Warning: this post contains spoilers for The Minimalists’ memoir Everything That Remains
I don’t often read books that are what I would consider “trendy,” or perhaps it would be more accurate to say that I don’t often read books on trendy topics. Really, it would be quite accurate to say that I do hardly anything that would qualify as trendy. To be “trendy,” you either have to be trend-setter, or attuned to what other people are thinking and doing in the moment, and I am neither of those things. However, I’m sort of a shadow member of my mom’s book club (I read most of the books they pick out to read, but I don’t join their discussions, and they don’t know that I read “with” them…), and this was one of their recent picks, so I decided to give it a try. Plus, I always like to gain insight into other lifestyles and how people decide to live their lives.
For me, minimalism has always been a complicated topic. On the one hand, I’m drawn to the flexibility inherent to such a lifestyle, and especially to its efficiency. It’s probably the engineer in my talking, but I hate to see things go to waste, whether that’s food, money, time, or “stuff.” Minimalism would, it seem, logically result in a highly efficient lifestyle. On the other hand, that same desire not to see things go to waste means that I am often disinclined to throw things away. Why throw away the broken tablet from ten years ago, when one day I might decide to take it apart and use its components? Why discard that one inch stub of a wooden pencil, when it can still write (even though it will no longer rest on the crook of my thumb properly and is therefore really uncomfortable)? That latter is a tendency of mine that I have to fight regularly, in part because in reality I know that I probably won’t take that tablet apart and use its components, and in part because my wife considers it dangerously close to hoarding.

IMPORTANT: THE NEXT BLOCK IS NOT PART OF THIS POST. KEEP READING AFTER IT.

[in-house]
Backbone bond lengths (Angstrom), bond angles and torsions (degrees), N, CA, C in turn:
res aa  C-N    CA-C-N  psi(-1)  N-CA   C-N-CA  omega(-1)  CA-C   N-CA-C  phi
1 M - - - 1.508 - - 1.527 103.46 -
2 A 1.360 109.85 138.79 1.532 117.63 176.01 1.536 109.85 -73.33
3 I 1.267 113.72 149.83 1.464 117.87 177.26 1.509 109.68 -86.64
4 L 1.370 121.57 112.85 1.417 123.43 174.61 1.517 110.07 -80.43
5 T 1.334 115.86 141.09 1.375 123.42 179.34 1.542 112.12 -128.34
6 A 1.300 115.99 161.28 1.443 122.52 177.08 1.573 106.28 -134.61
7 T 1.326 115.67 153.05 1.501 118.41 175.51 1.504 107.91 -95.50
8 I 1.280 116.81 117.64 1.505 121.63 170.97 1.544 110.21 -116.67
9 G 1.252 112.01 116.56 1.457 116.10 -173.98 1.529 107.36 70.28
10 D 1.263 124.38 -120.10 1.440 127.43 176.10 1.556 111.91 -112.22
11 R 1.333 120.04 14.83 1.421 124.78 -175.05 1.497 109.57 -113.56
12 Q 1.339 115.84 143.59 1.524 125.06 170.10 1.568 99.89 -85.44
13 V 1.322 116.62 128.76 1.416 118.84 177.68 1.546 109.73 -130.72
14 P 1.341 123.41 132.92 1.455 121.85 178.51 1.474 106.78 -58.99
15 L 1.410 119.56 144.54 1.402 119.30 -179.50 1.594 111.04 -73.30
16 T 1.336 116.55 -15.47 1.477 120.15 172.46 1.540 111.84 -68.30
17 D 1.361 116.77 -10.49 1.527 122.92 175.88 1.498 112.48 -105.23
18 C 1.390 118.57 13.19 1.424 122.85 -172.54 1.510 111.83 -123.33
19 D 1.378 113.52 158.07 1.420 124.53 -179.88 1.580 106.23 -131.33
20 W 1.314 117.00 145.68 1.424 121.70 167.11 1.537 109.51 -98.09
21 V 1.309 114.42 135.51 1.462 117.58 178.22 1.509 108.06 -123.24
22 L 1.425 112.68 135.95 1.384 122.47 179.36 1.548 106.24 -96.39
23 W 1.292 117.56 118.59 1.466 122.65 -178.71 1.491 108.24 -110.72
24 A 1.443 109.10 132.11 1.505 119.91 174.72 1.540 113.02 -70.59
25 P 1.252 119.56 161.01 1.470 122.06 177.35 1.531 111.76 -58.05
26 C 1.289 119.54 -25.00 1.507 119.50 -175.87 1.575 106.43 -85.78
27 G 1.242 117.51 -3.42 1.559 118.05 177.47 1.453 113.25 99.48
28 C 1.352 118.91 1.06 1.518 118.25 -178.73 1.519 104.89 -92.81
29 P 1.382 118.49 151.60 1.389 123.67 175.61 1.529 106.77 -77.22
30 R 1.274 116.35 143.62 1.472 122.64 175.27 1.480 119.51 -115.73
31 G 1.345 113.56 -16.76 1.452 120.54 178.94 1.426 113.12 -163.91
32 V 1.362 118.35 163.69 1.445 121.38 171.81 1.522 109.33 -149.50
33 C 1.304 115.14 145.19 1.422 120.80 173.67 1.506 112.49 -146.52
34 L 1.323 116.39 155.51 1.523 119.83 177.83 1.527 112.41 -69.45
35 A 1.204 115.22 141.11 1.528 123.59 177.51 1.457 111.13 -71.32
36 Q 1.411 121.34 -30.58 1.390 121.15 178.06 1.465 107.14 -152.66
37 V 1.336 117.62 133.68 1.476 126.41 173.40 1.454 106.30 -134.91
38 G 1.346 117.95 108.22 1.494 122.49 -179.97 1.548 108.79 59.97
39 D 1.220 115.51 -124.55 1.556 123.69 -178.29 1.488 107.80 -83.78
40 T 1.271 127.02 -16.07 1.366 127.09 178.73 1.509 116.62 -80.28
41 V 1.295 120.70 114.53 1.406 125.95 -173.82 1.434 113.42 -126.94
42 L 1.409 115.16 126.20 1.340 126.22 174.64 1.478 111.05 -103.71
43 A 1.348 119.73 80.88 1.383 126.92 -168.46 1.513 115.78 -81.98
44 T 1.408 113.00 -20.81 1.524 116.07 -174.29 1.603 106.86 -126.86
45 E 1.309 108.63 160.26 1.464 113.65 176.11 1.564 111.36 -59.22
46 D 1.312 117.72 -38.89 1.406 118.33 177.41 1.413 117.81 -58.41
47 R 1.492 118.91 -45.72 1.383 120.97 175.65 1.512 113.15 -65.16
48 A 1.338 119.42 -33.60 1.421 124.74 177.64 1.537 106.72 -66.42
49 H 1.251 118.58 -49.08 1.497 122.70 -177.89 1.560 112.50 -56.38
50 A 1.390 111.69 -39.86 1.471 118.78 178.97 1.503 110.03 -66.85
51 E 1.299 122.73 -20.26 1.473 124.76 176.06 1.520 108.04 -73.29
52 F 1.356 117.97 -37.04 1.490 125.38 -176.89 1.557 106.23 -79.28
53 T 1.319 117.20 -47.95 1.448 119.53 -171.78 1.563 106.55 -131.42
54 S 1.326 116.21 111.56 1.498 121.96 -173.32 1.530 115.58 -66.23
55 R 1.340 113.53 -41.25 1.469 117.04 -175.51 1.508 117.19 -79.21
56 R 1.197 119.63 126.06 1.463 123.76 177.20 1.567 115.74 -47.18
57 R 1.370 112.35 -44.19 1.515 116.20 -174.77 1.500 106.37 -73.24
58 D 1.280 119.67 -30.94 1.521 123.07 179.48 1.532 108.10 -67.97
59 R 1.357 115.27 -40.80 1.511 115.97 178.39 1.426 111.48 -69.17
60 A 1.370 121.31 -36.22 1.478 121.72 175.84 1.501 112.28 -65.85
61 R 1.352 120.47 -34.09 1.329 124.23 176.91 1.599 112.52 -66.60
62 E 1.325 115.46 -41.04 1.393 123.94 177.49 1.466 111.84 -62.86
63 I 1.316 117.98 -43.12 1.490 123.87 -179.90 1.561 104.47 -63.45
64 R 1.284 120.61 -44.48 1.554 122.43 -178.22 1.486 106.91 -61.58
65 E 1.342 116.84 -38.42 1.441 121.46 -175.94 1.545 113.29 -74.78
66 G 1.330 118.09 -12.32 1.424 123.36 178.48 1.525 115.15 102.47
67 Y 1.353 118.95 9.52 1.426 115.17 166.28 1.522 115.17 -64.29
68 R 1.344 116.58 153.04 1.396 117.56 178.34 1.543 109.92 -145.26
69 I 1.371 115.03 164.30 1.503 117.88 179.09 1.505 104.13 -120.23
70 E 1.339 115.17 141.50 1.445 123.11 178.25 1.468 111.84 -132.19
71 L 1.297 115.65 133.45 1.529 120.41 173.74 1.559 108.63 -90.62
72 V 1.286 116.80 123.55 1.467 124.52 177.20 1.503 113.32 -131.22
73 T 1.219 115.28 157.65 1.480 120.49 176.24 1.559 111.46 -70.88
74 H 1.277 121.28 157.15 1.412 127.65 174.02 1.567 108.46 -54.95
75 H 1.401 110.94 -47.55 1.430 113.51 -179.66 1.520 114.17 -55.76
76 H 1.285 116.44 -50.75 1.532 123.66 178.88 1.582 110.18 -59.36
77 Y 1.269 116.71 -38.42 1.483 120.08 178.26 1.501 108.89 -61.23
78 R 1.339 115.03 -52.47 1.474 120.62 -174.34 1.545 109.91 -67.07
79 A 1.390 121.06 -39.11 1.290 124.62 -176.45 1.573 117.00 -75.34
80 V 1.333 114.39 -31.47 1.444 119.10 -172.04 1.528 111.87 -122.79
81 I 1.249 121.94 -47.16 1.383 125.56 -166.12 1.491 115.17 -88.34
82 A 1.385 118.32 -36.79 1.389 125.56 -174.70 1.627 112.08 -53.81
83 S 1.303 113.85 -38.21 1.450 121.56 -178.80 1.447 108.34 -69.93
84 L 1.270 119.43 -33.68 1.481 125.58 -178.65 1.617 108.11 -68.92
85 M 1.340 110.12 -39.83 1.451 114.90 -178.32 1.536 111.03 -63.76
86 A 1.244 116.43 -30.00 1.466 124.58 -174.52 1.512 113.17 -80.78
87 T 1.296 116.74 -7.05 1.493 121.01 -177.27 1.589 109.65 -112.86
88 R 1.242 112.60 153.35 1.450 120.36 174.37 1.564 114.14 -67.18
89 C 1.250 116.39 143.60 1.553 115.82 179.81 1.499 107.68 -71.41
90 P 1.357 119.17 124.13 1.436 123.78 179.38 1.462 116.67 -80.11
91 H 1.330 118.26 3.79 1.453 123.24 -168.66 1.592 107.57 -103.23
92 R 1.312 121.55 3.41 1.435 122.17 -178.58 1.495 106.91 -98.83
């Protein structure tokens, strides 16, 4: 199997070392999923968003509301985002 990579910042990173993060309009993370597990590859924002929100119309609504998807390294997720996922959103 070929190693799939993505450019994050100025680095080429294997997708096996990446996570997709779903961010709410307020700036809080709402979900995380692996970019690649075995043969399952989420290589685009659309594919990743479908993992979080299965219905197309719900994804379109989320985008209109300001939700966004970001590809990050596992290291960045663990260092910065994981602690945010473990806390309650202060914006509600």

Before reading Everything That Remains, my understand of minimalism was just a core philosophy of possessing no unnecessary things, which is part of why I always regarded it as a niche philosophy, and I kind of expected this book to be along the utopian idealist lines of things like Walden Two. After all, after you have food, water, and shelter, what else can you really define as necessary? And that can really be the bare minimum, too. So how about just a lean-to in the woods somewhere, with a few traps to catch food, and a stream nearby for water? Somehow, that lifestyle didn’t have much appeal to me. Everything That Remains, though, defines minimalism a little differently, as “only retaining that which adds value to your life.” That seems a little more viable, to me.
As much as I appreciated the revised definition of minimalism, the writing of Everything That Remains left something to be desired. It was a little too conversational, too stream-of-consciousness, and the interjection-via-footnote system was clunky and somewhat hard to read, frequently interrupting the book’s rhythm without (by and large) adding a whole lot of value. This is not always the case – I love the way Terry Pratchett uses footnotes in many of his novels – but it definitely was here. More than that, however, I found the narrator somewhat off-putting, an odd combination of preachy and whiney. Core to this problem were too many assumptions about my life based on theirs.
Just like I’m didn’t run out and start a gratitude diary after reading The Gratitude Diaries, I’m not going to run out and become a minimalist after reading Everything That Remains. For me, the writing left something to be desired, especially where it strayed polemic. However, it did offer some intriguing insights into different forms of minimalism, and offered me a better understanding of what being minimalist actually means (turns out that it usually doesn’t mean living in a shack in the woods doing subsistence farming). Plus, as I was reading it, I found myself looking around and wondering if everything I had was really something that added value to my life. Sometimes, it is worth reading a book like this just to bring ingrained habits up to the level of conscious thought.